Rising above the fertile coastal plain of Quillota, Parque Nacional La Campana comprises 8,000 hectares of sheer-sided scrubland, scattered “oak” forests, and the greatest remaining concentration of the rare Chilean palm. A UNESCO World Biosphere Reserve since 1984, the former Jesuit hacienda of San Isidro is the place where temperate southern Chile’s forests reach their northernmost extent, overlapping the Norte Chico’s desert scrub.
Noteworthy for a network of integrated hiking trails that cross ridges and scale summits with spectacular views from the Pacific to the Andean summit of Aconcagua (across the border in Argentina), it is also a historic site. Trekking toward the Andes from Valparaíso  in the winter of 1834, Charles Darwin detoured to climb the summit of Cerro La Campana, an experience that he detailed in The Voyage of the Beagle.
Most of the sights are accessible by trails that crisscross the park or loop through it. Near the Granizo entrance, the Sendero La Canasta provides a good introduction to the forest, looping past several labeled trees and shrubs in the course of half an hour’s walk (the identifications on this nature trail, though, do not place the information in an ecological context).
More gratifying, if far more strenuous, is the seven-kilometer Sendero Andinista, from the Granizo entrance to the 1,880-meter summit of Cerro La Campana, where hikers can enjoy the same views that entranced Darwin. While the distance itself may not seem great and the climb is not technical, the 1,507-meter elevation gain means an average grade of almost 22 percent. For most people, it’s a full-day excursion, far more tiring than Patagonia’s famous Torres del Paine . Note that the hard-baked trail can be slippery even when dry, and wear suitable shoes.
Fortunately, most of the hike passes through shady forest and three cool springs with potable water: Primera Aguada, 580 meters above sea level, about an hour along the trail; Segunda Aguada, about the midway point, where camping is possible; and La Mina, the drive-in campground at the abandoned mine site (in dry weather, with a high-clearance vehicle, it’s possible to reach La Mina by road). Beyond the mine site, the trail becomes narrower and even steeper.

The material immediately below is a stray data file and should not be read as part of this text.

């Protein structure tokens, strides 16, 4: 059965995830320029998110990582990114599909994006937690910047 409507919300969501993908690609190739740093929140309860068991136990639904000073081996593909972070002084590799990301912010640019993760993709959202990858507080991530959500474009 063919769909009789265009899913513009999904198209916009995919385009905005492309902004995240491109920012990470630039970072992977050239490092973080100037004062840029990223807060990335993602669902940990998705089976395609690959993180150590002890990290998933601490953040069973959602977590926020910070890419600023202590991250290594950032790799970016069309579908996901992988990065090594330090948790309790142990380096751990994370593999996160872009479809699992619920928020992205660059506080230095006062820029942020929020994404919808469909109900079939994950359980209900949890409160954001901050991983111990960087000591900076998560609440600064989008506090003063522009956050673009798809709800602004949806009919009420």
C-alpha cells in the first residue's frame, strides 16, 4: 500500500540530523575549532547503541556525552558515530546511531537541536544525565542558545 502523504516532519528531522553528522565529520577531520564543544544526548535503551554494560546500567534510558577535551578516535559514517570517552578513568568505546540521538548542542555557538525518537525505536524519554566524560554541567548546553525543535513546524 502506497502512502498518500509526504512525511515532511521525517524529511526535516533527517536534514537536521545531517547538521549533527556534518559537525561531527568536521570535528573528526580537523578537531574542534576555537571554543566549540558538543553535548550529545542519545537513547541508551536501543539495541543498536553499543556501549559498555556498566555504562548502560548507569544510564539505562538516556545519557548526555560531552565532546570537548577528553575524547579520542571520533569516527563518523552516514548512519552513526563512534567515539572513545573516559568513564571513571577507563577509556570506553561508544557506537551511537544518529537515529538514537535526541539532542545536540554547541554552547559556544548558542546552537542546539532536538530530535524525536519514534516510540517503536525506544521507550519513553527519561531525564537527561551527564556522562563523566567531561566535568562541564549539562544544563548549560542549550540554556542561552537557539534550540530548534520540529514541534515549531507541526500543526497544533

Sector Ocoa, at La Campana’s northern approach, is its largest sector, about 5,440 hectares. From Casino, two kilometers beyond the entrance station, the Sendero El Amasijo climbs gradually up the Estero Rabuco’s palm-filled gorge to the Portezuelo de Granizo saddle, where it bifurcates: the southern Sendero Los Robles descends to Sector Cajón Grande, while the Sendero Los Peumos heads west to Sector Granizo. Either route is a feasible day trip, but it’s also possible to camp in Estero Rabuco. Carry plenty of water since, except for a spring just below the Portezuelo de Granizo, livestock have made the streams unpotable.
Also at Sector Ocoa, the Sendero La Cascada is a four-hour round-trip to an attractive waterfall; there are several other shorter trails in the area.
Within the park, camping is the only option. Organized camping for up to six people costs US$11 at Conaf’s Sector Granizo (23 sites), Sector Cajón Grande (22 sites), and Sector Ocoa (16 sites). Backcountry camping is possible, but only with Conaf permission in an area that is steep, rocky, and fire-prone.
Half a block off Olmué’s Plaza de Armas, Hostería Copihue (Diego Portales 2203, tel. 033/441544, www.copihue.cl , US$65/95–78/112 s/d with breakfast), a 40-suite resort with pool, tennis courts, and other luxuries, gives major discounts out of season. Half-board and full-board packages are also available.
Also in Olmué, Parador de Betty (Av. Eastman 4801, tel. 033/441511) does Chilean country cooking—pastel de choclo, humitas, cazuelas and the like—at a very high level. The last weekend in March, it hosts the annual Festival de la Comida del Huaso to showcase the best of rural food and other products, to the accompaniment of folkloric music and dance.
At each park entrance, Conaf rangers collect a US$2.80 admission fee (seniors and children pay half).
The Granizo ranger station occasionally has maps, for a small charge, and usually has books on flora, fauna, and other conservation topics. Visitors specifically interested in flora can buy Rodrigo Villaseñor Castro’s inexpensive (Spanish-only) Guía para el Reconocimiento de las Especies Arbóreas y Arbustivas en el Parque Nacional La Campana (1998), a joint publication of Conaf and Valparaíso ’s Universidad de Playa Ancha.
La Campana is readily accessible from Valparaíso  and Viña del Mar , less so from Santiago . From Valparaíso’s Estación Puerto, Merval trains take an hour to reach Limache, where taxi colectivos shuttle back and forth to Olmué and the Granizo entrance.
From Santiago, any northbound bus along the Panamericana can drop passengers at Hijuelas, where an ill-marked gravel road heads south just before the main highway bridge over the Río Aconcagua. There is no regular public transportation on this gravel road, which is 12 kilometers from the Ocoa entrance.